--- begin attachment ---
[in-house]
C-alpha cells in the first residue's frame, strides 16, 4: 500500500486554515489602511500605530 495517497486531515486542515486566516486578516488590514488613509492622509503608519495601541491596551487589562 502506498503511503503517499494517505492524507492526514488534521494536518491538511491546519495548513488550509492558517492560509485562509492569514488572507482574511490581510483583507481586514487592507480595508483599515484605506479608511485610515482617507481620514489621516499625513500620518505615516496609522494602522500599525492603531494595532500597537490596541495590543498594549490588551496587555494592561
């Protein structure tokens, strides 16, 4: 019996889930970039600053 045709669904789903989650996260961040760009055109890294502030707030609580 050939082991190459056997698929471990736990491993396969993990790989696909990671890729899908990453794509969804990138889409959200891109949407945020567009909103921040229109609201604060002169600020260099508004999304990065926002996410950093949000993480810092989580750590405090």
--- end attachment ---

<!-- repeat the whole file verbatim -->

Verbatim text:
[in-house]
C-alpha cells in the first residue's frame, strides 16, 4: 500500500486554515489602511500605530 495517497486531515486542515486566516486578516488590514488613509492622509503608519495601541491596551487589562 502506498503511503503517499494517505492524507492526514488534521494536518491538511491546519495548513488550509492558517492560509485562509492569514488572507482574511490581510483583507481586514487592507480595508483599515484605506479608511485610515482617507481620514489621516499625513500620518505615516496609522494602522500599525492603531494595532500597537490596541495590543498594549490588551496587555494592561
């Protein structure tokens, strides 16, 4: 019996889930970039600053 045709669904789903989650996260961040760009055109890294502030707030609580 050939082991190459056997698929471990736990491993396969993990790989696909990671890729899908990453794509969804990138889409959200891109949407945020567009909103921040229109609201604060002169600020260099508004999304990065926002996410950093949000993480810092989580750590405090």